A memoir from Kim Kircher (right) will be available in October. Photos courtesy of Behler Publications
Kim Kircher is a ski patroller who throws explosives and calls “Bombs away!” from a helicopter, and an EMT who has saved lives. But it is her skill with the written word that is on display in her first book, The Next 15 Minutes: Strength From the Top of the Mountain, coming in October. The memoir begins at her husband’s diagnosis with bile duct cancer and traces the ordeal of treatment and waiting for a liver transplant.
Kircher forges her way through the crisis by recounting what’s she learned from experiences on steeps from Mount Kilimanjaro to Crystal Mountain in Washington, her workplace and home where husband John is the general manager. Seeing the dangers and delights of snow-covered mountains through the eyes of a professional makes for riveting armchair adventure, and Kircher guides her readers through the painful but illuminating journey of a life-threatening illness in an honest and intimate voice. It all happens 15 minutes at a time, a strategy of dealing with a crisis in increments that Kircher adapted from ski patrolling to deal with her husband’s illness. Mountain spoke with Kircher this summer to talk about how the book came to be, and what she learned from the experience.
When did you decide to write about the experience of your husband’s illness?
My mom said, you’re writing these great emails [to the family]—you should turn them into a book. And I thought, I just can’t see myself doing that now. I couldn’t relate to it, and then as soon as I started it I realized that this was the story I’d been waiting to tell.
I started writing about a month after John had his transplant. It was actually quite an interesting task because I could finally put all those pieces into a larger puzzle and see the whole timeline from a distance rather than being right in the midst of it. It helped me later to realize what I had gone through. At the time, of course, you can’t think of it that way. And in fact that was my lesson, that you can’t think in the long term. So recreating the timeline was quite an important step for both of us. The healing process that happens after something like this is going from thinking of your husband or yourself as a sick person to finally accepting that he’s well, and that takes a long time.
How did the adventures you and John shared before his diagnosis help you?
Our adventures are like dress rehearsals for real life challenges. So when you do come up against a real life challenge—when you’re in chemo or waiting to find out if it’s cancer or waiting for a liver to come through—you can tell yourself: I’ve pushed myself before, and I know I’ve risen to the occasion before. It’s similar enough that you can tell yourself, I’ve done this before, I can do it again.
John’s treatment required you to live in Rochester, Minnesota for a time. Was it difficult being away from the mountains?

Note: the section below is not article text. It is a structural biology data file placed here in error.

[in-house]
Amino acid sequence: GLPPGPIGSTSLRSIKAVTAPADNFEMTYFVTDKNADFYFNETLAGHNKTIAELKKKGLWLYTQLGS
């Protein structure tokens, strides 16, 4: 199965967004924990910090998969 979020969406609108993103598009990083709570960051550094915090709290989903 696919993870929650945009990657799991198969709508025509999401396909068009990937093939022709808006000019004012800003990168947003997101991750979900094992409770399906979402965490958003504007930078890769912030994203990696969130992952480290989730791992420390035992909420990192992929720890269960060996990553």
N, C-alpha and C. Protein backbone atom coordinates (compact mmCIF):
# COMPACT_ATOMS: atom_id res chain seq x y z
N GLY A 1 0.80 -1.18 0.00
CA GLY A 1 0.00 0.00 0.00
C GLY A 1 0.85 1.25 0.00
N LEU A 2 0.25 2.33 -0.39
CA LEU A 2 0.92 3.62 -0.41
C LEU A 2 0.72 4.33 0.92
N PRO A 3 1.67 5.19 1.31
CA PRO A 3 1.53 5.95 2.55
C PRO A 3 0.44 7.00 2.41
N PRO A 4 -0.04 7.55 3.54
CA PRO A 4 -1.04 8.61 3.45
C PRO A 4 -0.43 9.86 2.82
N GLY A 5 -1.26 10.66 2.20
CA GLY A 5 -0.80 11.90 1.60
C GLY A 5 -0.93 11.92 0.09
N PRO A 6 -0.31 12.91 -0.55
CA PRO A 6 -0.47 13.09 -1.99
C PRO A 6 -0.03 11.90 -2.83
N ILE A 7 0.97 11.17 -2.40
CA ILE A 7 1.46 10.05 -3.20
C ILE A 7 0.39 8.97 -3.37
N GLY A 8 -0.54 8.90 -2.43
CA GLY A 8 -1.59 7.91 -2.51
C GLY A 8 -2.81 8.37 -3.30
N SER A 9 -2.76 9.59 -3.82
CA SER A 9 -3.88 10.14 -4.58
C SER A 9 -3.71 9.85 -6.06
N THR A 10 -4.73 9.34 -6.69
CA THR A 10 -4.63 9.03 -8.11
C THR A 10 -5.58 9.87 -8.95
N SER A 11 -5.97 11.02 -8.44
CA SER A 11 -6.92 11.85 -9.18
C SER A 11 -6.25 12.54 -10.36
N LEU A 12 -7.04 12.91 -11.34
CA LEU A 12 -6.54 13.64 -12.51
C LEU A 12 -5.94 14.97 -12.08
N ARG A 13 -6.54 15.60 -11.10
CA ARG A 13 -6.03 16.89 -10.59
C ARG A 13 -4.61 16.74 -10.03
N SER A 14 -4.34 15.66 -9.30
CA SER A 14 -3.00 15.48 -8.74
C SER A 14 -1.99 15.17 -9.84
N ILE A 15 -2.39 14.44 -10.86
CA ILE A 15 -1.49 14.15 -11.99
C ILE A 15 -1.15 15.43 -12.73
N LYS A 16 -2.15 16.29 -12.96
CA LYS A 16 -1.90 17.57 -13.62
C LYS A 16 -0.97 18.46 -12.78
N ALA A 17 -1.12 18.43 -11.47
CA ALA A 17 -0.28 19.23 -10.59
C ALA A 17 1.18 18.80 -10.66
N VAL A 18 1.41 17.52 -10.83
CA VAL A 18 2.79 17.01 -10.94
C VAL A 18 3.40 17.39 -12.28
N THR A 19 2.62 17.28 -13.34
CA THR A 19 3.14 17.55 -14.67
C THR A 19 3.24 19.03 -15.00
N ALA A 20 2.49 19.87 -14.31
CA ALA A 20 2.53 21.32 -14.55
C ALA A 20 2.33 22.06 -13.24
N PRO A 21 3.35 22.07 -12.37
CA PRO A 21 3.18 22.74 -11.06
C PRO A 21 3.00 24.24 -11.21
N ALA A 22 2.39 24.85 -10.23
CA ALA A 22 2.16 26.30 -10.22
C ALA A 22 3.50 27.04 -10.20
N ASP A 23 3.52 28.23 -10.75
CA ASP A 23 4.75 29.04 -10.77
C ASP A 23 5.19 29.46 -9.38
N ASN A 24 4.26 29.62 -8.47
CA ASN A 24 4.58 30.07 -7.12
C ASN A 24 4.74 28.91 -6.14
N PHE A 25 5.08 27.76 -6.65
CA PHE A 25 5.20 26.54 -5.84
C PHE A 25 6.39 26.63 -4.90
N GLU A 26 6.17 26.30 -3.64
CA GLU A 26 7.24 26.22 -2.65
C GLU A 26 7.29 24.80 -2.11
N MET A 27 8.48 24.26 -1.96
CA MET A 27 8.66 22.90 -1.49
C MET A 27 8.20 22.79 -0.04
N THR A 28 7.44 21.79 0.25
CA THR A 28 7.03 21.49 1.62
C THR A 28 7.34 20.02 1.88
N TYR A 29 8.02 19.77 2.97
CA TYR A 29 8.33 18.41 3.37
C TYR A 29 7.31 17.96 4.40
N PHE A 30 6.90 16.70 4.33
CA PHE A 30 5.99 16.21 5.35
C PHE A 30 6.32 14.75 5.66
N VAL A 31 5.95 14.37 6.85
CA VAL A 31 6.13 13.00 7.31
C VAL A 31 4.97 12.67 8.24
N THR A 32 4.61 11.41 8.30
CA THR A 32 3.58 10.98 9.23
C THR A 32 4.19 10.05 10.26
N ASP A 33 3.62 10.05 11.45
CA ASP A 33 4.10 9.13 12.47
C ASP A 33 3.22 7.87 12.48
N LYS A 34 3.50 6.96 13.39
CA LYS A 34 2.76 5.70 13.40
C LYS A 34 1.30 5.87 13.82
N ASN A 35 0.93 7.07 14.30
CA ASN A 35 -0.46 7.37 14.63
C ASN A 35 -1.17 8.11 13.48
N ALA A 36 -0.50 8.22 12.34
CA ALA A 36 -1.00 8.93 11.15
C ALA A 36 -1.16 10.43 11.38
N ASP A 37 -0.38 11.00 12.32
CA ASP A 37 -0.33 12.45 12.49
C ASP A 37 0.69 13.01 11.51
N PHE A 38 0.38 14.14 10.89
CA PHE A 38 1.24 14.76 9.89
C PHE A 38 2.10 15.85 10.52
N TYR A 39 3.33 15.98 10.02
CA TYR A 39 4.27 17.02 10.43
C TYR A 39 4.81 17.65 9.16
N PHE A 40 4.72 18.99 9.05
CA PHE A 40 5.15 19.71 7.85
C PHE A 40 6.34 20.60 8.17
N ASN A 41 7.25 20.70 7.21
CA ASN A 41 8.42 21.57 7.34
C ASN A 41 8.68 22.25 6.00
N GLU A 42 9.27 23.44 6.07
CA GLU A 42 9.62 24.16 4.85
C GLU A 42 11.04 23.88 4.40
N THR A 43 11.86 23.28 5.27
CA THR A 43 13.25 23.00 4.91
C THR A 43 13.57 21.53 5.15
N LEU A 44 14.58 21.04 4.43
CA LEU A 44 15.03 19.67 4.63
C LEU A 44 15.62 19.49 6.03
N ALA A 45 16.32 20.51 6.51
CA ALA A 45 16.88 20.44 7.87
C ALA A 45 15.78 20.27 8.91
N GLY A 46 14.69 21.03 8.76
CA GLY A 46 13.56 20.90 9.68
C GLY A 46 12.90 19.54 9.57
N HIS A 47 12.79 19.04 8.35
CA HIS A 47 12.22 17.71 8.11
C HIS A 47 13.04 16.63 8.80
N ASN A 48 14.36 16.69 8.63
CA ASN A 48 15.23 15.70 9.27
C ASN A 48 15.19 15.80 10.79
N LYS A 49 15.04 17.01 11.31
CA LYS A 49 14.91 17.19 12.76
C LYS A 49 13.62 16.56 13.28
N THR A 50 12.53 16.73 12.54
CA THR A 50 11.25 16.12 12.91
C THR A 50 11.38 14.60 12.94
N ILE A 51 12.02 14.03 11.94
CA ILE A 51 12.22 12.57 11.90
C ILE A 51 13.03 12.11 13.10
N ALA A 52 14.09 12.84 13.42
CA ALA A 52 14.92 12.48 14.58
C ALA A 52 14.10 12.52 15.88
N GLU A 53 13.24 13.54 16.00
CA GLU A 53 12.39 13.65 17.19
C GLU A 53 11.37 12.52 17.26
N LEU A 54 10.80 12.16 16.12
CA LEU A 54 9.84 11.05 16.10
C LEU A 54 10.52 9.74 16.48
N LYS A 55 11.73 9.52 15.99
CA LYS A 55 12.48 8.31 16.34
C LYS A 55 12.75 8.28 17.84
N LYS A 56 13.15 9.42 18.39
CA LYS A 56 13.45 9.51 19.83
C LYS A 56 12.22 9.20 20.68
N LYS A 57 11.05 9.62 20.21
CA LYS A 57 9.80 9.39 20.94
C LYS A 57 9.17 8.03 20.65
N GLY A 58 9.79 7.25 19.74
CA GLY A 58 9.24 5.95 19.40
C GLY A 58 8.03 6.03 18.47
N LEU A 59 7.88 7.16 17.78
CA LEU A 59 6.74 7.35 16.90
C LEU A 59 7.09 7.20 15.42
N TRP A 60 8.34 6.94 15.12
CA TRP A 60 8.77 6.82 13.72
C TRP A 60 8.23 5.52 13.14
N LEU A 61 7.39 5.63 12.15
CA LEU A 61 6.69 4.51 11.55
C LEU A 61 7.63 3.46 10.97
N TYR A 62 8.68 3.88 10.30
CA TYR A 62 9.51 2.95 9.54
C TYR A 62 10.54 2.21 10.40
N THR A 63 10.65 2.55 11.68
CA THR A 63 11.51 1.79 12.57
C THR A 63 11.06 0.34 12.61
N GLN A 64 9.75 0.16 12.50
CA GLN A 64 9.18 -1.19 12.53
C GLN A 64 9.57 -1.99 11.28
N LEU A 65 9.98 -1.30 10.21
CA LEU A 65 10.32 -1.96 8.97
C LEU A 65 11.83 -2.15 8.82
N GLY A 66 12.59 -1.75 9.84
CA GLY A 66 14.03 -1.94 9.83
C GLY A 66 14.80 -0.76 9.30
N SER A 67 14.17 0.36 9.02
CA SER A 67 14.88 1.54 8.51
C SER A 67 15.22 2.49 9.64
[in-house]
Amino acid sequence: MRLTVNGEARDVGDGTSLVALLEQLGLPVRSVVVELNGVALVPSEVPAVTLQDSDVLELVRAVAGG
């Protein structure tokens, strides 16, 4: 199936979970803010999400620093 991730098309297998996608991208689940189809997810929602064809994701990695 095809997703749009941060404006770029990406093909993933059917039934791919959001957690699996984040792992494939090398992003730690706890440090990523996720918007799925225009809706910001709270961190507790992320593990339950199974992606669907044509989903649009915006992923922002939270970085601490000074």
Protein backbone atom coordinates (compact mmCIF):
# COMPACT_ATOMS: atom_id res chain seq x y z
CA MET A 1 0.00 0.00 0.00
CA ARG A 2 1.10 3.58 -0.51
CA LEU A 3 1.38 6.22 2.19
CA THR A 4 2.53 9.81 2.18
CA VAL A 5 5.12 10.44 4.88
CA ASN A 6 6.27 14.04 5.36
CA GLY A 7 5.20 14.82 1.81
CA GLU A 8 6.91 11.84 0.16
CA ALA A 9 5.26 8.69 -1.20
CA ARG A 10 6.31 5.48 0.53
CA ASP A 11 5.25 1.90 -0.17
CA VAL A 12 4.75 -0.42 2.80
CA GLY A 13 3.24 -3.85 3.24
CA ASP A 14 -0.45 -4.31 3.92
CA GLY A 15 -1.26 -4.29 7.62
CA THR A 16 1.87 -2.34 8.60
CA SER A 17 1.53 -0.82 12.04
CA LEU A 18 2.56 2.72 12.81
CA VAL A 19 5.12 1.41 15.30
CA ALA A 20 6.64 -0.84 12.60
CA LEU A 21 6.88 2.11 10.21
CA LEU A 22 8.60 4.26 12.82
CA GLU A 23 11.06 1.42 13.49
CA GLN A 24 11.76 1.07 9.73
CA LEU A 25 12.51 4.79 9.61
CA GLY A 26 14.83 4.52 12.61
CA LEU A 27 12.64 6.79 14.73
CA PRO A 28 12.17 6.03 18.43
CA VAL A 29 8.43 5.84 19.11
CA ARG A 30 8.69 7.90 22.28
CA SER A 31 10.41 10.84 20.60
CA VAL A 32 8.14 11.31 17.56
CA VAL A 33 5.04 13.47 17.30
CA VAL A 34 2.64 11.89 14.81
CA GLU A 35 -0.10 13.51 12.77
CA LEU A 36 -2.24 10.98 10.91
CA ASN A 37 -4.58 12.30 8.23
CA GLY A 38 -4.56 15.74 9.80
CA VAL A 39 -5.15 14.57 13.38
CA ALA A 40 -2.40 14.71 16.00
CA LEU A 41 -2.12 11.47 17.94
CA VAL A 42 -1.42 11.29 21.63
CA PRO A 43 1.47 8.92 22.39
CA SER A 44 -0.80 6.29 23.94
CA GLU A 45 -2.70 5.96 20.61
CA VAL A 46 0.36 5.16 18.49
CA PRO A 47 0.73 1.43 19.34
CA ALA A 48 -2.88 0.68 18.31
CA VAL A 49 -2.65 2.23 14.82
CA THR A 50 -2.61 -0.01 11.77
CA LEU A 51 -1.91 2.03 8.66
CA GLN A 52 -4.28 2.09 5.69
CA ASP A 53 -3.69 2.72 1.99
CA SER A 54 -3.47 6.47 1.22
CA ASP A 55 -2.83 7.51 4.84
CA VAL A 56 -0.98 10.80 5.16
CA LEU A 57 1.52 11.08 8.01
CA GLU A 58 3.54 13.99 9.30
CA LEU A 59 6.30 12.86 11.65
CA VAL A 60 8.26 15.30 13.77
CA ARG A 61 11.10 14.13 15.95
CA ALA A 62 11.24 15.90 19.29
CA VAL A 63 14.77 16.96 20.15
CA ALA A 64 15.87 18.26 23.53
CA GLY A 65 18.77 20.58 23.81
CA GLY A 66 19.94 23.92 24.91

I’m used to being around people who are really athletic and really driven and passionate about the outdoors. It’s such a natural part of my life and of John’s life too. To be around people and be in a setting where that’s not that important, you can loose your footing a little bit because you can lose the things that are really important to you. Your community bolsters you, reminds you who you are and the things you’ve chosen in your life. So when you’re not in that community, you can feel sort of lost a little bit. But on the other hand, Rochester has some really beautiful places.
Was it hard as a ski patroller to deal with a long-term disease and hospitals?
At first, I kept thinking of it as an emergency: We need to fix this right now. And I kept wanting it to be fixed right now, get a diagnosis right now, or move to a different level of care right now, because that’s how I’ve been trained. When I realized this wasn’t a quick emergency—this was a long, drawn-out experience—it was difficult for me.
How has your relationship with your husband changed?
For a while I was thinking that this was just my sacrifice and then later he would sacrifice for me. This was my role for now, but then I’d get it all back. And what I realized early on is, that’s not how it works. It’s not about giving so you’ll get, this is something you just do. You just give, and don’t expect anything in return. That’s what a true marriage is all about, a really good marriage is all about not expecting anything back. So when I made that discovery, that meant I had to fill my own well. If I’m not expecting somebody else to do it, then I have to do it. … Because if you don’t do that, then you just get depleted and you’re no good to anybody.
When you were able to return to Crystal and ski and get back to work, how did that help?
I was able to help other people. I could see how my first aid skills were helping other people. I was able to go out and do avalanche control. That’s my favorite moment during that year because I didn’t have to think about anything else—you can’t think about anything else but the task at hand. It just gave me a relief from the constant worry. And when I could wake up and go out and work hard—physically hard—it allowed me to forget. It also allowed me to find a place to put that pain. If I was working really hard and hiking up a ridge with a heavy pack or hauling a heavy toboggan and it hurt, it actually seemed fitting. I don’t mind my lungs burning, just so long as my heart’s not burning. —Olivia Dwyer